An evidence-based predictive tool for motivating engagement, completion, and success in freshmen engineering students

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Authors
Fernando, Achela
Mellalieu, Peter
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2011-12
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Conference Contribution - Paper in Published Proceedings
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engineering students
engagement
completion rate
Citation
Fernando, A., & Mellalieu, P. (2011). An evidence-based predictive tool for motivating engagement, completion, and success in freshmen engineering students. In Proceedings, 22nd Annual Conference of the Australasian Association for Engineering Education. Available from http://www.aaee.com.au/conferences/2011/papers/index.html
Abstract
In general, teachers deploy several methods to encourage their students to engage early with their learning during their course of study. These methods include: presentation of previous years’ pass/fail rates; feedback from previous students; and anecdotal evidence suggesting that active engagement, punctuality in attending lectures, and good performance in interim assessments will contribute to success. We postulate that engineering students will be more inclined to improve their behaviour if they are provided with quantitative evidence that adopting certain behaviours will enhance success and improve course grades. Furthermore, we postulate that students will embrace a conceptual and logical tool that allows them to take control of the course outcome they seek. A tool based on these principles has already been accepted and used enthusiastically by some students in another department at Unitec (Mellalieu, 2011). Inspired by the success of this approach, we have conducted a data mining analysis of previous students’ class attendance and assessment performance records to develop a similar tool for a freshman course within an undergraduate engineering programme at the same institution. The model underpinning the tool demonstrates empirically that better attendance in lectures and higher performance in interim summative assessments are associated with higher final examination results. Furthermore, the tool enables the lecturer to achieve early detection of ‘at risk’ and struggling students who may not achieve successful course completion without a significant intervention by the teacher, and/or change in behaviour by the student. At Unitec, a conscious effort is made to attract to engineering education students from communities whose participation hitherto has been low. Identifying and following up those who may be experiencing difficulties is crucial for their retention and maintaining diversity. All New Zealand tertiary institutes are now increasing their focus on successful completions (outputs) rather than the number of enrolments (inputs). The tool described is one useful approach to providing necessary and timely additional support to students at risk of failing to complete.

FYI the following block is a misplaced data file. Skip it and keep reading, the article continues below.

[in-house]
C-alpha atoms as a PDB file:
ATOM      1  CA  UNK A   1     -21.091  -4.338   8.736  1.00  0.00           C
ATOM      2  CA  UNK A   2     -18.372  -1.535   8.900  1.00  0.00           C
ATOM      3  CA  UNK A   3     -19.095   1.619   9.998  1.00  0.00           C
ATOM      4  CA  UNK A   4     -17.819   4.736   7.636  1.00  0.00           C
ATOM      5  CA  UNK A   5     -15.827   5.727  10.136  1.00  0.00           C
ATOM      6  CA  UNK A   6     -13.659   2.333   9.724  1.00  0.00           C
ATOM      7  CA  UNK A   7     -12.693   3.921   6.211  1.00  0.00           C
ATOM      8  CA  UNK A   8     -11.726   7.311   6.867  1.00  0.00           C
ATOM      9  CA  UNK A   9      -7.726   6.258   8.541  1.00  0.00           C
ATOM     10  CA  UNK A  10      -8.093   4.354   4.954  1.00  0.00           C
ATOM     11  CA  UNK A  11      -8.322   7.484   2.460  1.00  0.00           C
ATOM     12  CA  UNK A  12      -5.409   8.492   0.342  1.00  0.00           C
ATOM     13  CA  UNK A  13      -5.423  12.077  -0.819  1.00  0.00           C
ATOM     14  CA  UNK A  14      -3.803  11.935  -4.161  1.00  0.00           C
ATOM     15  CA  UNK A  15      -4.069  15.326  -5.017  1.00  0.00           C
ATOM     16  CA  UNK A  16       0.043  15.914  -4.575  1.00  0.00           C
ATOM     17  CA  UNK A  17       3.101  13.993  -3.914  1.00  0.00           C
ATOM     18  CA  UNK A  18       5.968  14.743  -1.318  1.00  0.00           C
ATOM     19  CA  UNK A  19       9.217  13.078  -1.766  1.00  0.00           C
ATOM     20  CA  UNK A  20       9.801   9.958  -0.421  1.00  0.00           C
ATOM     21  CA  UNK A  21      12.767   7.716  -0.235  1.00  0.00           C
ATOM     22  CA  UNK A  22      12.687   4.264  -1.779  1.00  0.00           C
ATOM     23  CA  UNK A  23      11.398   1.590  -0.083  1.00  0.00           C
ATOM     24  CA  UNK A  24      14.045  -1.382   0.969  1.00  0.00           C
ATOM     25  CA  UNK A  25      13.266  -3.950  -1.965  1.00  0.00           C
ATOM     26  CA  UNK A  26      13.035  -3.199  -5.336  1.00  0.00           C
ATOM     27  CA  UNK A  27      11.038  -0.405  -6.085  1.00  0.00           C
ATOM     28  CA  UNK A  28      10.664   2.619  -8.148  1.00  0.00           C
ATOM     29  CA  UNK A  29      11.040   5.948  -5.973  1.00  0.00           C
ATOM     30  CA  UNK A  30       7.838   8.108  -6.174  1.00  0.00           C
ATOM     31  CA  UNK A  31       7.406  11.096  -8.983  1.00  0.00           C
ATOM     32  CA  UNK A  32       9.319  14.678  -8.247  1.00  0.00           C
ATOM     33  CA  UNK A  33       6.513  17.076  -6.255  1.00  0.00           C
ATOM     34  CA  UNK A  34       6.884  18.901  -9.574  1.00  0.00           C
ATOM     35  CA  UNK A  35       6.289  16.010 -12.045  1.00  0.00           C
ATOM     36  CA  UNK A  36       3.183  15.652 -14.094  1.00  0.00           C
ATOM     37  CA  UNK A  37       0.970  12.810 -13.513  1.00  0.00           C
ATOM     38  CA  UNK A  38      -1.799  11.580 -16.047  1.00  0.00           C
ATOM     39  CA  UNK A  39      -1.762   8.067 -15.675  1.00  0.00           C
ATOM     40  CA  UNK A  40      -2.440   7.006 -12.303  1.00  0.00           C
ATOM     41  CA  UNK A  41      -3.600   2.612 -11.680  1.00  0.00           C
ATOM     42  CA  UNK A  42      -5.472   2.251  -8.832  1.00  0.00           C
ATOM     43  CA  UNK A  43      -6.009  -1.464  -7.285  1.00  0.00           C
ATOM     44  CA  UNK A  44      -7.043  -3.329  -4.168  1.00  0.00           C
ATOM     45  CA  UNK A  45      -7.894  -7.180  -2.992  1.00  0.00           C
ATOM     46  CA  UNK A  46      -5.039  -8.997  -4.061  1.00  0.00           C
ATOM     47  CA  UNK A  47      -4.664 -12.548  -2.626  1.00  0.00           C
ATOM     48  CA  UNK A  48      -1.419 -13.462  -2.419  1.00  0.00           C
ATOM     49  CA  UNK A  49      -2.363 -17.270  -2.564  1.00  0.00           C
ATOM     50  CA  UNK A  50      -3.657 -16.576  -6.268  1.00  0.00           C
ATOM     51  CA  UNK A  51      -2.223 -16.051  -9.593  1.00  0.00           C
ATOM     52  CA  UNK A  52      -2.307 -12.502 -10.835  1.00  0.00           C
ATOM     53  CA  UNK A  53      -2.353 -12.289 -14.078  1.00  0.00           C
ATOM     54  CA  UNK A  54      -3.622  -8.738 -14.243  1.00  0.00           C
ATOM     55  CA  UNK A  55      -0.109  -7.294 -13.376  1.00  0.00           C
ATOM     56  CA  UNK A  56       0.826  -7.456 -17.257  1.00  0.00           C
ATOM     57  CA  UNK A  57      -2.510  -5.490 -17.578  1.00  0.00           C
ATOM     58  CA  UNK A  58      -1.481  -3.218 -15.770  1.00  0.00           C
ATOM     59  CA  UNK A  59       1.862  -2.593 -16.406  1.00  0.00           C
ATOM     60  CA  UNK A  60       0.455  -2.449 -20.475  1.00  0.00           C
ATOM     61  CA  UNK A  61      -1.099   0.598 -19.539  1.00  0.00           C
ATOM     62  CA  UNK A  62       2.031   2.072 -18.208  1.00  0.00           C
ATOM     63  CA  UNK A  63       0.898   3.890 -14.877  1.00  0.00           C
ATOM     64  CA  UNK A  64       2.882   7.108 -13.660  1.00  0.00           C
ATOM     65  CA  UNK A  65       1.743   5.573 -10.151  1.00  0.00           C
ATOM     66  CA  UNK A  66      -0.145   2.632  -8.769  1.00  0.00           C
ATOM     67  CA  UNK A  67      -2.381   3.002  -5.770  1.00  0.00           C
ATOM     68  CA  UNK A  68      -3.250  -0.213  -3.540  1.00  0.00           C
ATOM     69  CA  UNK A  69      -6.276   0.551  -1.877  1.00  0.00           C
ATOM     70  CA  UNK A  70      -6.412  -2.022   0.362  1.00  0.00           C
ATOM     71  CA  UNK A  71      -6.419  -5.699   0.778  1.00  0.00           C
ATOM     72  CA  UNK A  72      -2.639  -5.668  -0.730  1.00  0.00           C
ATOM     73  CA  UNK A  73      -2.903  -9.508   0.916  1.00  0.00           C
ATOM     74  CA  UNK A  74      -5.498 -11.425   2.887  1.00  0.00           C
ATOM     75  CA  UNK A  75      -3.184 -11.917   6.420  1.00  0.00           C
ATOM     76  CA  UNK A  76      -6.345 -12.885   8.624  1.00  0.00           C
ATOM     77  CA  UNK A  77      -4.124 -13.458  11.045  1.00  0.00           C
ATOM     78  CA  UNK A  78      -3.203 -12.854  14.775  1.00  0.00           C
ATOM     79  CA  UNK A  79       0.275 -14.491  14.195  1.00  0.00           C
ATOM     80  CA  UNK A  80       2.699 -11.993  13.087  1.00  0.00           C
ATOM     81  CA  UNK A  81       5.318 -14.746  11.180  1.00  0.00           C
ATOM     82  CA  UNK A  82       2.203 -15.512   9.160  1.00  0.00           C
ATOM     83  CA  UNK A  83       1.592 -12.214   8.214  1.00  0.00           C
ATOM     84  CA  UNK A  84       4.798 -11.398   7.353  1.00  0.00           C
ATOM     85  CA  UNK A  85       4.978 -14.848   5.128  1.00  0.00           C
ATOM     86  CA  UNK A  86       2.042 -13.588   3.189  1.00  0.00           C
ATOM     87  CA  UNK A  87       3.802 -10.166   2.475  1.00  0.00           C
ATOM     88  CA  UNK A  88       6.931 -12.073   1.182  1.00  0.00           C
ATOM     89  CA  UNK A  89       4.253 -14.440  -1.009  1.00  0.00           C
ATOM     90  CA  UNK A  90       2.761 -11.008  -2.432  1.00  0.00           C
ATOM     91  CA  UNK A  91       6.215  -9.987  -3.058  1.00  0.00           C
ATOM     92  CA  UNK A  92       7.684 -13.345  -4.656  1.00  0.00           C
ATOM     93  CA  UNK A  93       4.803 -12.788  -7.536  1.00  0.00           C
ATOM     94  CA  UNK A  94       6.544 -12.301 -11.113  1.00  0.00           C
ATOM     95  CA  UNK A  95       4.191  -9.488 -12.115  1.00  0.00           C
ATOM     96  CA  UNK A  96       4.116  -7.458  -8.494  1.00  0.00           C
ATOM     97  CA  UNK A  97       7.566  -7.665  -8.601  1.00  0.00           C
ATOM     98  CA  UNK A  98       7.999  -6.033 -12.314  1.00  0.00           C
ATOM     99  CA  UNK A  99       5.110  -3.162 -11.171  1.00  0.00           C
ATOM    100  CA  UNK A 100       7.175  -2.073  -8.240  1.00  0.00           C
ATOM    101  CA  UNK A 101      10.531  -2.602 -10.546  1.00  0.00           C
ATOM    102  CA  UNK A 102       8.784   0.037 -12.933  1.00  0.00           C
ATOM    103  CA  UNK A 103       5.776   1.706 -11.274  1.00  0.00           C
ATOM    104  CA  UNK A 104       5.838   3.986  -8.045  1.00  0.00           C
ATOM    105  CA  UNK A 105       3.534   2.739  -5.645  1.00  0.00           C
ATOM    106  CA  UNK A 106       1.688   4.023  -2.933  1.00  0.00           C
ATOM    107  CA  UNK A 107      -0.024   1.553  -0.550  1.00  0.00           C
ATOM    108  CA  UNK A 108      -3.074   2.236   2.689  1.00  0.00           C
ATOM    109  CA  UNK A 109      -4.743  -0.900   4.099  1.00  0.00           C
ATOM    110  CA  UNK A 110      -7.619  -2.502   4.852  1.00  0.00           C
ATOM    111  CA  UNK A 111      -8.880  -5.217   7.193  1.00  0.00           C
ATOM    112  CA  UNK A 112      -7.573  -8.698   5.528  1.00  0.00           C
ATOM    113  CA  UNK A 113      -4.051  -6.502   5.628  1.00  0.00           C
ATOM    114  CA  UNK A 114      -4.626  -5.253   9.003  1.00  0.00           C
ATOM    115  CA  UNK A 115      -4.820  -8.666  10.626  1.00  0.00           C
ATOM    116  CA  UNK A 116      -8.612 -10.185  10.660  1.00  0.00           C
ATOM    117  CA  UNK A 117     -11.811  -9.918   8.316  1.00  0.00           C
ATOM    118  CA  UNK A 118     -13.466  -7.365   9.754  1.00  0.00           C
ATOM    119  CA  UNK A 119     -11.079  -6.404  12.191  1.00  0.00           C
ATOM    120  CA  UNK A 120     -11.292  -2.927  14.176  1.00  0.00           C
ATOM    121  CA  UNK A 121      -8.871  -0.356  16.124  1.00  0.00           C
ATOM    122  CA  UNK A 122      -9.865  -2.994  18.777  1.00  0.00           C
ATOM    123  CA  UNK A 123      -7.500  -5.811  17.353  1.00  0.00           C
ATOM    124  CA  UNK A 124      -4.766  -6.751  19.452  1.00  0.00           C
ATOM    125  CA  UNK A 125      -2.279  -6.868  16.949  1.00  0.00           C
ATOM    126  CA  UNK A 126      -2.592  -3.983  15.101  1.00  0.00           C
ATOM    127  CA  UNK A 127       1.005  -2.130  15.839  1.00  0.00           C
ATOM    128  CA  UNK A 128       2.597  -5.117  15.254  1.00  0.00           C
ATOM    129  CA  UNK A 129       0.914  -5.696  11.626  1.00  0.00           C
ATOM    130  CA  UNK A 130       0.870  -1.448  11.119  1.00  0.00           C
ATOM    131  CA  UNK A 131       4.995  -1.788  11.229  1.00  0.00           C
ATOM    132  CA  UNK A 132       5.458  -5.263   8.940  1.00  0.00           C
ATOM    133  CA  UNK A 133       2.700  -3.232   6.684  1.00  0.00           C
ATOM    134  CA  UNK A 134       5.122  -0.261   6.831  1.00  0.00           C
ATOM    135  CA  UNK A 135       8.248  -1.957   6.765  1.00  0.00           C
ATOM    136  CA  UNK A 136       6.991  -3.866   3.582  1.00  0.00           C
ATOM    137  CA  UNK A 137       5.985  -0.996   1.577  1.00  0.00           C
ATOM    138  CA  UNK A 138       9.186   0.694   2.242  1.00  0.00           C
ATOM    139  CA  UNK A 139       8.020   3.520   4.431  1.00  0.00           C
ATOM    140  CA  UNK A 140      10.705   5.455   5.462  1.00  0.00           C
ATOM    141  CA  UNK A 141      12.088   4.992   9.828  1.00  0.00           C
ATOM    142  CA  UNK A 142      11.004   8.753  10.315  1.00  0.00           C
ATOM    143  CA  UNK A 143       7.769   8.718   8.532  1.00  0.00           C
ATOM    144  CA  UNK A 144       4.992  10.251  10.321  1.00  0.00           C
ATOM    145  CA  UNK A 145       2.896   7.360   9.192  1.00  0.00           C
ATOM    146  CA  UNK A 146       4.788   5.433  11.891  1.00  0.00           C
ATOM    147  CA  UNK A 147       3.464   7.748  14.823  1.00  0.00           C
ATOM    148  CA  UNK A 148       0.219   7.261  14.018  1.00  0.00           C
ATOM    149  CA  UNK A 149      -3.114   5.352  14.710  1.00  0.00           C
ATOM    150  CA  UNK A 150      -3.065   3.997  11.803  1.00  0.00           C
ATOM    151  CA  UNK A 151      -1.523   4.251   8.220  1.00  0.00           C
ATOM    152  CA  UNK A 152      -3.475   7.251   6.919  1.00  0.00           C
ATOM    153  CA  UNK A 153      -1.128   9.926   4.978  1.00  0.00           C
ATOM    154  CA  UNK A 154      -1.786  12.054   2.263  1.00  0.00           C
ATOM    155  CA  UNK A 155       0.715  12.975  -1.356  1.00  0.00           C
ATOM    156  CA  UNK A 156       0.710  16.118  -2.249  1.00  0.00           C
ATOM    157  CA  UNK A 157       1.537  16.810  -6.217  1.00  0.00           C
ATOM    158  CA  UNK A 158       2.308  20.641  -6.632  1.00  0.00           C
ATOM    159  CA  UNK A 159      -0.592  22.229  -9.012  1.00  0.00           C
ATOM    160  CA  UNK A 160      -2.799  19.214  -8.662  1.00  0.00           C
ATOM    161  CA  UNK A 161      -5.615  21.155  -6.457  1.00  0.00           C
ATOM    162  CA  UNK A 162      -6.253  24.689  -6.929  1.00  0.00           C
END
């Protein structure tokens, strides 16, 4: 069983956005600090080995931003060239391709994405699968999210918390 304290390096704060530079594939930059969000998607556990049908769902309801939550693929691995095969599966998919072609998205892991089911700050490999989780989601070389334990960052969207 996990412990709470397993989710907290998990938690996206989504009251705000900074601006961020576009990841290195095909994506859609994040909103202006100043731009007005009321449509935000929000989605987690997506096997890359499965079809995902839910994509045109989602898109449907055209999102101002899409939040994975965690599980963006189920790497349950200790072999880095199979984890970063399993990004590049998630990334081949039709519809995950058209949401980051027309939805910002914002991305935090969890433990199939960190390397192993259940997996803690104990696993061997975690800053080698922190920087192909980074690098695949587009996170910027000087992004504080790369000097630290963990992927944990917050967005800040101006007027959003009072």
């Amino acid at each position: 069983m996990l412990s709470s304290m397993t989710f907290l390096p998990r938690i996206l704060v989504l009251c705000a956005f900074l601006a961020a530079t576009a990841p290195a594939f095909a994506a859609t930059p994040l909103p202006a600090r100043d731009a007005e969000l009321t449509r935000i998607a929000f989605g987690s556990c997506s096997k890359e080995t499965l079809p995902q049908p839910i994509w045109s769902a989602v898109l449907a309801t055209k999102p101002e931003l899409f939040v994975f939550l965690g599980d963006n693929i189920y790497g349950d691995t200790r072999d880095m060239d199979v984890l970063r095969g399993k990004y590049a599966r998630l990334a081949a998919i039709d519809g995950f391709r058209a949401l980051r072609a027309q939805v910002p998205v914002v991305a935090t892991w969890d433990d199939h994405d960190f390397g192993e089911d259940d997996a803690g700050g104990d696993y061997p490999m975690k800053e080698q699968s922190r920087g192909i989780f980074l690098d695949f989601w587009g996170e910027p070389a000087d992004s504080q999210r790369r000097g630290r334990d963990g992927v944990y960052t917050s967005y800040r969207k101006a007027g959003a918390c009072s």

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Australasian Association for Engineering Education
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